Mexican firearms laws--translation:

Here's a new project to utilize the immense collective mind of VC readers: an English translation of the Mexican firearms statute. The Mexican law, in Spanish, is here. My translation thereof into English is here. Neither the intern who did the first round of the translation, nor I, speak Spanish as a native language. Indeed, my Spanish is extremely primitive; I know less than an American middle schooler with one year of Spanish. Although I am developing an interesting vocabulary, of words such as "fuego circular" (rimfire).

The initial translation was done via machine, and then reviewed and modified by very inexpert humans. So I solicit readers with good Spanish skills to provide suggestions for improvements in any or all of the 91 Articles of the Mexican firearms law. Please focus on improving the translation, and not on arguing about policy questions involving the law.

BTW, the dictionary I used was the Larouse College edition, which is high quality, but did not have the definitions for some words (e.g., "cumuneros" "lanzagases"), or had general definitions for some words, but perhaps lacked the tertiary definitions that were needed here. Do readers have any good suggestions for more advanced Spanish-English dictionary? And, clearly, web-based translation programs are great because they're free, but they obviously have trouble with complex sentences or vocabulary. Any recommendations for a software program for Spanish-English translation? Muchas gracias, lectores inteligentes.

p.s. If you're looking for the spots that caused me the most trouble, just look for the ? in [brackets]. BTW, I would also be grateful for a link to the Mexican Firearms Regulations if there is an on-line version. And for the June 2009 report to the Mexican Senate on arms smuggling.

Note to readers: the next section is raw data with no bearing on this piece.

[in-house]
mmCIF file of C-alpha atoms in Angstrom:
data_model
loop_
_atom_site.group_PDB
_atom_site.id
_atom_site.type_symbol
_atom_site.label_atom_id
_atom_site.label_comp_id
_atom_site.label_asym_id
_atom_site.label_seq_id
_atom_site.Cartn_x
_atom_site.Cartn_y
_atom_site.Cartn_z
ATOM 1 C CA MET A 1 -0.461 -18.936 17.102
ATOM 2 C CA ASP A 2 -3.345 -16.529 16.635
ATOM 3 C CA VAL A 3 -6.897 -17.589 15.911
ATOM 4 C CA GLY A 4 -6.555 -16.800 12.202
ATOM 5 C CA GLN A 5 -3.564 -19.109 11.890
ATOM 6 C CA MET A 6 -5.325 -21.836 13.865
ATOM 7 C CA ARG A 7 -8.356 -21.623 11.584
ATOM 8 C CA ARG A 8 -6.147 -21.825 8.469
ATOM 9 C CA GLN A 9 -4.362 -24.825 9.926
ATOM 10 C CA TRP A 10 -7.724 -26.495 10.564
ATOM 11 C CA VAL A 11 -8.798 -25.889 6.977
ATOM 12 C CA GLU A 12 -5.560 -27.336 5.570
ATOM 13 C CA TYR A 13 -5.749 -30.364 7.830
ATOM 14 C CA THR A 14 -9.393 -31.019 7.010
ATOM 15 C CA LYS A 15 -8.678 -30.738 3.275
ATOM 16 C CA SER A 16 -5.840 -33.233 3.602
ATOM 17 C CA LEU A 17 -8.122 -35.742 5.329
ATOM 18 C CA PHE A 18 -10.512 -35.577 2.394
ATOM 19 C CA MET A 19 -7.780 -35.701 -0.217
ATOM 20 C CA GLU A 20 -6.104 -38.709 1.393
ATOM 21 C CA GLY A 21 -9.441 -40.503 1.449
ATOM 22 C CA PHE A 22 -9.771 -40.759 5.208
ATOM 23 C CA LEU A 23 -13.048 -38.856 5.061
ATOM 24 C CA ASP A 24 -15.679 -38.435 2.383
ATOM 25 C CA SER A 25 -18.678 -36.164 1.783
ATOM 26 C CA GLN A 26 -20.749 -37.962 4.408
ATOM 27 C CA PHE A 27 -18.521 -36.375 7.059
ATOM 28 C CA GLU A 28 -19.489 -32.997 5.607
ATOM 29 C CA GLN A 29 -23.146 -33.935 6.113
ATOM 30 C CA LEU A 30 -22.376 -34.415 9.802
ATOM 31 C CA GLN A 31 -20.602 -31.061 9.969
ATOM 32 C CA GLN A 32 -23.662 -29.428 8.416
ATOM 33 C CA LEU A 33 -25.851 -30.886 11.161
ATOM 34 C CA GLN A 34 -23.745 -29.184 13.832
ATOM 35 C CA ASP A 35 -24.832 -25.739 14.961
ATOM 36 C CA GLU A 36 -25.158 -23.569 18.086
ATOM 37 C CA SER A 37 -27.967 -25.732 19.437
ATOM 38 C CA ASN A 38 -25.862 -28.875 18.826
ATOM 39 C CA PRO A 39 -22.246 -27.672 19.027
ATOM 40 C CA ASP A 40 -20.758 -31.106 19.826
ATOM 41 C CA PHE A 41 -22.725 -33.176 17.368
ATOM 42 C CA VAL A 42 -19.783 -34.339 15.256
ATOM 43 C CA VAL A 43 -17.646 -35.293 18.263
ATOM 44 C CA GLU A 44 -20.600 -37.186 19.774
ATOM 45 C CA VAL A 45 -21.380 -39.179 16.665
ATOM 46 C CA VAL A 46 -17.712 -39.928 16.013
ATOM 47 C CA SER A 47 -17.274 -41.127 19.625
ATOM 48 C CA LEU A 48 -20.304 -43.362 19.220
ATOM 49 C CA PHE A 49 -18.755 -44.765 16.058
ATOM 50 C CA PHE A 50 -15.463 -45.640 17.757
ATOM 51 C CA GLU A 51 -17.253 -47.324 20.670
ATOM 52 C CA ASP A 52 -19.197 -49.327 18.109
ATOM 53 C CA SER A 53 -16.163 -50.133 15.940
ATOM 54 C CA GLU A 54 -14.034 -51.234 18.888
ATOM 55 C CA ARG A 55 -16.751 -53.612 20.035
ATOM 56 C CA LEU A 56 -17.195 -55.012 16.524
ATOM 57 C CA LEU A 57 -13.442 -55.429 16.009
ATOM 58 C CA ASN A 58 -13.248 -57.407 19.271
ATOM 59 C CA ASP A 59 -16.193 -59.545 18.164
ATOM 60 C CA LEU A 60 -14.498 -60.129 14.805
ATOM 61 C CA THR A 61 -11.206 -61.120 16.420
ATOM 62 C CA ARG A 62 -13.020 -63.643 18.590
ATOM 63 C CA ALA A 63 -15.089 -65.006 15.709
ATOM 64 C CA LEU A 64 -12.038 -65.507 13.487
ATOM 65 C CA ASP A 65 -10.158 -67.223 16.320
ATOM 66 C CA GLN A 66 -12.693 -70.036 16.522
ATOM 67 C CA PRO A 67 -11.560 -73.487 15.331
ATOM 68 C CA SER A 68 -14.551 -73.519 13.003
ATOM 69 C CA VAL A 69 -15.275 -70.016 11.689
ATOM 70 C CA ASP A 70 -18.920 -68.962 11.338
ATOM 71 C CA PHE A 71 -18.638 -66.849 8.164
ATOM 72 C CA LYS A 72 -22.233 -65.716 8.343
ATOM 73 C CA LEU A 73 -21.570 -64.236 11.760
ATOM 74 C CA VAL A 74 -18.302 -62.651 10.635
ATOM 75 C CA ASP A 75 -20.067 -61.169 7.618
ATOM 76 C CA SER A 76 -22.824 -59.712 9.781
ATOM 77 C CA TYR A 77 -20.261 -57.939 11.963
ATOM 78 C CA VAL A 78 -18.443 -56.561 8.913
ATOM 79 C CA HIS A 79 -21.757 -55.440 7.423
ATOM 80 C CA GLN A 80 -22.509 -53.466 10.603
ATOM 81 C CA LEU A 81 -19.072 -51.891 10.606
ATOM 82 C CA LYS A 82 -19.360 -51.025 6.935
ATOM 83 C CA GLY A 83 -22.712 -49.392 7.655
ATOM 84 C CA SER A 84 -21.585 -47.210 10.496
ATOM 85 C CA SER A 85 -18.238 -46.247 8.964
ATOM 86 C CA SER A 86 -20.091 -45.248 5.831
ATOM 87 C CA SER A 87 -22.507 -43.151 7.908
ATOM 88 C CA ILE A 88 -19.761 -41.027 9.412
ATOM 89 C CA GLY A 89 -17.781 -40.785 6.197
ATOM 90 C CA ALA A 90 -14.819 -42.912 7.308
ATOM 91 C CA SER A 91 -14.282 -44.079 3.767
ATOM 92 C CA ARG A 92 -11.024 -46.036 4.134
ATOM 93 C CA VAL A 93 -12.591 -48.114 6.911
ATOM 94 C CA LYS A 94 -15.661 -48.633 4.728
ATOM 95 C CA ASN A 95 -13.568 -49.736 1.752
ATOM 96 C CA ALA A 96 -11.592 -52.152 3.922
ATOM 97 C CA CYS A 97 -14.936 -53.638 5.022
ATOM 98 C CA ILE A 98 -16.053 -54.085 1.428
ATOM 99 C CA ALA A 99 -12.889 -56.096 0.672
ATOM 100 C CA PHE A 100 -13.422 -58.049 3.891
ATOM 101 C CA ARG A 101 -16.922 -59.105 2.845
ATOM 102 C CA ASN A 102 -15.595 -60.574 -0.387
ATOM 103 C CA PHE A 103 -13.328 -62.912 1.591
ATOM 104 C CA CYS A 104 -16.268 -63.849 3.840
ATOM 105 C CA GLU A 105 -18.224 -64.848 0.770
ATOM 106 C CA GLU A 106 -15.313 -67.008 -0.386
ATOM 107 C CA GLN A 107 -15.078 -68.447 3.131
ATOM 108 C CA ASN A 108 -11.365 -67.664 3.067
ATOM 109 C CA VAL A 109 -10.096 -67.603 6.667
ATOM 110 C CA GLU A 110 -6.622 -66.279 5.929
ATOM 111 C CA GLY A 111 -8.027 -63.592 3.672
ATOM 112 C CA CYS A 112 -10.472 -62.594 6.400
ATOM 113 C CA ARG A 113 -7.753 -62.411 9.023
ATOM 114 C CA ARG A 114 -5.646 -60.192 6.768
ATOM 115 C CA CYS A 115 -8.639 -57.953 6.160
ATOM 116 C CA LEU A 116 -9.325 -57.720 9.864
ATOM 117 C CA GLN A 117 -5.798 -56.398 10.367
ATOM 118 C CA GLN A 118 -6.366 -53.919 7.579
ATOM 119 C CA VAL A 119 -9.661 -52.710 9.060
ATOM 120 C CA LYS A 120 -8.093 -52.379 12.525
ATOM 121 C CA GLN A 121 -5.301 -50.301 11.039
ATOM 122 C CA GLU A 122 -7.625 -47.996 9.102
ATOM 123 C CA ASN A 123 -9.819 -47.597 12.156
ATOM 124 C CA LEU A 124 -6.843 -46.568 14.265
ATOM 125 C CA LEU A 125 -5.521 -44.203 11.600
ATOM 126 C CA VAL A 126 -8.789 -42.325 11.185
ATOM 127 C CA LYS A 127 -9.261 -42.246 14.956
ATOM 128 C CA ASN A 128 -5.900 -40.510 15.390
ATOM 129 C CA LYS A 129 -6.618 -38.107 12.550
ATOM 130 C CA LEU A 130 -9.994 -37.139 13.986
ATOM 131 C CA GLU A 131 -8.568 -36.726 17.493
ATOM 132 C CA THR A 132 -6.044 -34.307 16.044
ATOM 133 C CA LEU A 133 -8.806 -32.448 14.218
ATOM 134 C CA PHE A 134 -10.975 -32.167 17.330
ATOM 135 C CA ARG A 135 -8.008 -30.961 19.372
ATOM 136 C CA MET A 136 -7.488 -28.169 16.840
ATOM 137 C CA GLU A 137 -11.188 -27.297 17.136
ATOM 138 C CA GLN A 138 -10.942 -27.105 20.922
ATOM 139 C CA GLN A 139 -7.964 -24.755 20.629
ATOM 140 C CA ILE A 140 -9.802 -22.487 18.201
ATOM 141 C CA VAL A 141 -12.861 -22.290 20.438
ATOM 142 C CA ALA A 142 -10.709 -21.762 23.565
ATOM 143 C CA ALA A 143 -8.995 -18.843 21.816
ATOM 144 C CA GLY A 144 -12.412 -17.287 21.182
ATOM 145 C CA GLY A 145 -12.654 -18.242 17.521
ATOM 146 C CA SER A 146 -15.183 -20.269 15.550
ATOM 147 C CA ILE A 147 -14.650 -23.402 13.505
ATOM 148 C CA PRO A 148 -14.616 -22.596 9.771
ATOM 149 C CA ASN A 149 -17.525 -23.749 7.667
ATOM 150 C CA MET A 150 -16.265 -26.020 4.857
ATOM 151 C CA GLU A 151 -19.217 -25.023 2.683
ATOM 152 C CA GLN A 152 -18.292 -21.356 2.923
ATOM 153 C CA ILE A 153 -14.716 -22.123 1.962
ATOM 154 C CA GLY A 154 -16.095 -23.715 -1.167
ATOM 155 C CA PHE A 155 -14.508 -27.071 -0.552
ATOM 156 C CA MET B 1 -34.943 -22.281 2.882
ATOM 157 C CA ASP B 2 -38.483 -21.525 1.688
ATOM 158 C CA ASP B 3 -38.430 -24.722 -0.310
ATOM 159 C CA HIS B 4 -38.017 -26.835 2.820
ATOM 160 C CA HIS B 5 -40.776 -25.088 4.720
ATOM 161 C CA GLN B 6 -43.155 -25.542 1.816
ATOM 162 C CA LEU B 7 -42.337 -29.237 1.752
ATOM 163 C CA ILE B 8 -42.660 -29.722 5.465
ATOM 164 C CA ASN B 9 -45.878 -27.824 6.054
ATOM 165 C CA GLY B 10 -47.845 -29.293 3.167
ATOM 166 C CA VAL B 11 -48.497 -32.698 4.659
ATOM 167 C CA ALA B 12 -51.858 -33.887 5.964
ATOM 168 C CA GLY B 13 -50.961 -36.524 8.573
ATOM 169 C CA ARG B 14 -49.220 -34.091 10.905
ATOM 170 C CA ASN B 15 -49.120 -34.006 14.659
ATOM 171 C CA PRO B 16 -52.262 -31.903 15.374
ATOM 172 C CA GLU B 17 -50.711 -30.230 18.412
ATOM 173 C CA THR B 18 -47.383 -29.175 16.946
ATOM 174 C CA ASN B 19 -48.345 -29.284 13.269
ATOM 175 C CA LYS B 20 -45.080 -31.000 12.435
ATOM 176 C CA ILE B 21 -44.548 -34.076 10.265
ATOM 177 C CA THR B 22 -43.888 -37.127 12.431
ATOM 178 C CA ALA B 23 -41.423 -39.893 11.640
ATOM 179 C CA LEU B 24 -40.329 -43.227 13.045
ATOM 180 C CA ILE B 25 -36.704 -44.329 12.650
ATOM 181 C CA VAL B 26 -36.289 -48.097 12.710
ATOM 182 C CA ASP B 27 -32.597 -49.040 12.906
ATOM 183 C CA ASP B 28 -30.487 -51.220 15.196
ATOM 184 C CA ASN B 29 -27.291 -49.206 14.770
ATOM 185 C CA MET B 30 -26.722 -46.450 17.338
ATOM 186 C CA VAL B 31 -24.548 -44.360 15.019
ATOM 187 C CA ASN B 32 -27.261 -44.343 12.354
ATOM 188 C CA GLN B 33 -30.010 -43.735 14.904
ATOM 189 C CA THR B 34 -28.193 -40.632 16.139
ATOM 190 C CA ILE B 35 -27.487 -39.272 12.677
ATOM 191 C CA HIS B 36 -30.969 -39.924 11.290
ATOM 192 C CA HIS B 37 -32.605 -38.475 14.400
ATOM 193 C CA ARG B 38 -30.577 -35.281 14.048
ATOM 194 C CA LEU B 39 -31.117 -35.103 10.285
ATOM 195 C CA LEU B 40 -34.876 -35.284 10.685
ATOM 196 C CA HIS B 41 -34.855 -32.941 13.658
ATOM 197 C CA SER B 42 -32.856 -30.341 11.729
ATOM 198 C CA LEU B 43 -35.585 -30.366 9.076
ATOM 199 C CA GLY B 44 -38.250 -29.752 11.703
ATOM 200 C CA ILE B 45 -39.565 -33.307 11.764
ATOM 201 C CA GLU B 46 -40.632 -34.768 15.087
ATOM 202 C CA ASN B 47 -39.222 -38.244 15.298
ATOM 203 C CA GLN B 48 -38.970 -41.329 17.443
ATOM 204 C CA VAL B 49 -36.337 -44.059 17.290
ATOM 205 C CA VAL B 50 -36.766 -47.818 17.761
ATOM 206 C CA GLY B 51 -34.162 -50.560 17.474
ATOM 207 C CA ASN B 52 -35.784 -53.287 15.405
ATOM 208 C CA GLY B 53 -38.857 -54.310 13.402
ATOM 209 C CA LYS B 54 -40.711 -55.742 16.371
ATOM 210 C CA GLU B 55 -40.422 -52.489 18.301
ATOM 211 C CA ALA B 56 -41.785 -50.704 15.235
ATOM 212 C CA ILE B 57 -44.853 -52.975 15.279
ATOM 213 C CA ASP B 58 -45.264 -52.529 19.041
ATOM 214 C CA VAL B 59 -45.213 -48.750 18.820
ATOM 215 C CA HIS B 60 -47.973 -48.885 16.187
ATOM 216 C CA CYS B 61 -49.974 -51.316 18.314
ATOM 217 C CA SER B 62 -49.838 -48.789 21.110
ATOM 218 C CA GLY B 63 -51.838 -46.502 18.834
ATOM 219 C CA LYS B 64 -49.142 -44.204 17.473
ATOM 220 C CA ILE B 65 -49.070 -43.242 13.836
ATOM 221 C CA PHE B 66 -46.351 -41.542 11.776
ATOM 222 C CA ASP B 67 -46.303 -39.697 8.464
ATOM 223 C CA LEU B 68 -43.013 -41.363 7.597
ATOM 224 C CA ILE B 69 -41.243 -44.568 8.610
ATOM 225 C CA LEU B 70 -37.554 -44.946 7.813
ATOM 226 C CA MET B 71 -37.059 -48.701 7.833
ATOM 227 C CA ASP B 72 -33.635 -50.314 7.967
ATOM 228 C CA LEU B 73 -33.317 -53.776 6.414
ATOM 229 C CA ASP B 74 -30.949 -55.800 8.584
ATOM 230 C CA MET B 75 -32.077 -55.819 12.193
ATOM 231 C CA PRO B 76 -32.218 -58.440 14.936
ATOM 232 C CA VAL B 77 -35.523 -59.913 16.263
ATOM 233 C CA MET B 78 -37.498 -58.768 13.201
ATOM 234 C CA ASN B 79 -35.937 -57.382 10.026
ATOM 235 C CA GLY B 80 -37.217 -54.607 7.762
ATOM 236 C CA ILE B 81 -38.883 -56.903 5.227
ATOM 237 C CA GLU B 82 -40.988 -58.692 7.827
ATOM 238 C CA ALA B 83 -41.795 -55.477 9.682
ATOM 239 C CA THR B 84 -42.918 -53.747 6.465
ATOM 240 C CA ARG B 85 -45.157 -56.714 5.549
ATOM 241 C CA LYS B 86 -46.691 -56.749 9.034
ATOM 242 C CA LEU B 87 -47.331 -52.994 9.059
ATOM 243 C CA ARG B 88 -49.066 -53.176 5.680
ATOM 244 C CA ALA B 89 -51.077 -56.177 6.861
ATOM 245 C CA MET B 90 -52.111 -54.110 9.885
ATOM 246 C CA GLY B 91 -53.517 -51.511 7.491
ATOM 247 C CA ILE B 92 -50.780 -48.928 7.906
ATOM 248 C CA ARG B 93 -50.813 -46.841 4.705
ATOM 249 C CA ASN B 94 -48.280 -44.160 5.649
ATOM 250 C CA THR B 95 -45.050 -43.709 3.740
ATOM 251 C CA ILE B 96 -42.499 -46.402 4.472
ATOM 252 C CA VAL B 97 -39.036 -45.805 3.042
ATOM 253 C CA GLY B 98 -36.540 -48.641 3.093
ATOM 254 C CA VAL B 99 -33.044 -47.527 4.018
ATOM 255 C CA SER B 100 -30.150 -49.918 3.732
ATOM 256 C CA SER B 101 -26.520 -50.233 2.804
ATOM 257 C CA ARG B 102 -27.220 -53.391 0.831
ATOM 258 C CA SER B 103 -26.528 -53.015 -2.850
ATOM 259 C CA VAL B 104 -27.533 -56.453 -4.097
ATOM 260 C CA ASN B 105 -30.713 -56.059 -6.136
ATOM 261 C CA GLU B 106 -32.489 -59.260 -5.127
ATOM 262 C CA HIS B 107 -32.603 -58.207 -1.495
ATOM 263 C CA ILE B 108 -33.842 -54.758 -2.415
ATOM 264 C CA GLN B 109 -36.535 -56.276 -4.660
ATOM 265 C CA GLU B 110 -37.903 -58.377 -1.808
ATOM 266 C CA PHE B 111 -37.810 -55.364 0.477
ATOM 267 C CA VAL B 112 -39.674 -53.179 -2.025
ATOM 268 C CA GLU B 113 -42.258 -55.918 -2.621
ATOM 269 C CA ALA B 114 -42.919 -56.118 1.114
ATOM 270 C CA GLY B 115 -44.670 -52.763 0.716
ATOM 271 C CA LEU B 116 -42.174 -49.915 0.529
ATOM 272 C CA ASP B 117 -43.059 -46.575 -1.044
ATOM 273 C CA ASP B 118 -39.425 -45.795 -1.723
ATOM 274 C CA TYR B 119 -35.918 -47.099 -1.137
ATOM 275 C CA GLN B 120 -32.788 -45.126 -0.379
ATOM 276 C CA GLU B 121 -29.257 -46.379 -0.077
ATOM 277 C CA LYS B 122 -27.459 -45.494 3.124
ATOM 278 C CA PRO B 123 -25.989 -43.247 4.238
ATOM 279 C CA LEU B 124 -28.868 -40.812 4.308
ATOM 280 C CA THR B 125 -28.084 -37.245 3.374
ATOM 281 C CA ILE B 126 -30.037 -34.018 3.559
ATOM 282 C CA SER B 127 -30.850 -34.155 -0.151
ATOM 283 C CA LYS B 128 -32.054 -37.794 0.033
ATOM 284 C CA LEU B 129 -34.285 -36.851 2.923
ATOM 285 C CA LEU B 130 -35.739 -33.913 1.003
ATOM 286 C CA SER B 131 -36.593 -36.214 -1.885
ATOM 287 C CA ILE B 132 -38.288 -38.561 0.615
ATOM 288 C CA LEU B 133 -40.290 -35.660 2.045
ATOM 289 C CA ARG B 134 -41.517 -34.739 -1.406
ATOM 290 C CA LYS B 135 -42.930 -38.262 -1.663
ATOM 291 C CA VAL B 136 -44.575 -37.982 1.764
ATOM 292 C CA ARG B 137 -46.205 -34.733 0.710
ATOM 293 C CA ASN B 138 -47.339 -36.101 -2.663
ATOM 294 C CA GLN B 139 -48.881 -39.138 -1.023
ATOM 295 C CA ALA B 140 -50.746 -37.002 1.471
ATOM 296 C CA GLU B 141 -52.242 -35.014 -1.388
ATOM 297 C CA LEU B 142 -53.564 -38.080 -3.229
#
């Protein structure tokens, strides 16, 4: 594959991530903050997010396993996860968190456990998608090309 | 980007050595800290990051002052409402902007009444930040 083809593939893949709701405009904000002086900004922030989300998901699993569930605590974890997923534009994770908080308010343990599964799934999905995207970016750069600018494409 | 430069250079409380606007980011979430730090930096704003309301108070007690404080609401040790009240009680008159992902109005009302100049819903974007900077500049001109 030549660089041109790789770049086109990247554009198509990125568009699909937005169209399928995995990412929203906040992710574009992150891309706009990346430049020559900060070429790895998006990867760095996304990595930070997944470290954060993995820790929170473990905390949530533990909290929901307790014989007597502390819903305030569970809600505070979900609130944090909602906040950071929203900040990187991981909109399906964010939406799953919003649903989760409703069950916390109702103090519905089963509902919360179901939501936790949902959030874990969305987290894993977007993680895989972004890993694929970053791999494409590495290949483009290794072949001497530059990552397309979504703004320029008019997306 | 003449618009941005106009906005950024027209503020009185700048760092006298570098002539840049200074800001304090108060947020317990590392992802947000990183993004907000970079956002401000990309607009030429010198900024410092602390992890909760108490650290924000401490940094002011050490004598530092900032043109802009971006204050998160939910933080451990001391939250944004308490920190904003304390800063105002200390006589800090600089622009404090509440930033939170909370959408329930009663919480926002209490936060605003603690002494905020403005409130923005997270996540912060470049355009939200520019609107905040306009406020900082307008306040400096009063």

Kevin P. (mail):
You could put the text and translation in a wiki so that a number of Spanish speakers could contribute to it.
2.16.2009 12:05am
Kevin P. (mail):
It looks like a large amount of text is missing from the English translation - paragraphs end in mid-sentence, etc.

[Very strange. It displayed fine in Front Page, but, as you said, when I looked at in Google Chrome, a huge amount of text disappeared. I solved the problem by cutting out the text, pasting it into Notepad, and then pasting it back into Front Page. It may have been caused by some problem in the original Word document. Anyway, the comment earns the glorious Green Border, to be given to any comment which results in a change that is implemented.]
2.16.2009 12:08am
The Wiki idea is a good one.

I'm surprised the recent 2nd Circuit case on the Second Amendment and incorporation has not yet been addressed on the Corner (that I have seen).
2.16.2009 12:18am
RiccardoS (mail) (www):
You could pay a professional and get a high-quality translation. A good legal translator should complete the translation in about a week (plus another couple of days for editing, by a second professional). If you ask an experienced translator, the cost will be around $2500 to $3000.

Or you can do what you are doing: rely on untrained amateurs and software programs, get the translation for free or on the cheap, and end with the quality you are paying for.

I know that many assume that mere knowledge of a language is enough to translate. A professional translator, however, is the product of a rigorous university and postgraduate course of study, followed, at least for those who succeed in their job, by several years' professional experience.

Hoping that untrained amateurs and a software program can produce a reliable translation is as plausible as hoping that a pro se defendant and a software program can produce a useful legal brief.
2.16.2009 1:32am
MattR (mail):
I don't know if you still need a translation for "lanzagases", but I've done some digging.

Roughly translated, you've got "lanzar" (to throw) and "gases" (gases), so "throw gases". In the Mexican statue it is listed with "escopetas", which are shotguns, in a section describing firearms only police can use. So I think these are tear-gas guns, the type used for riot control and the like.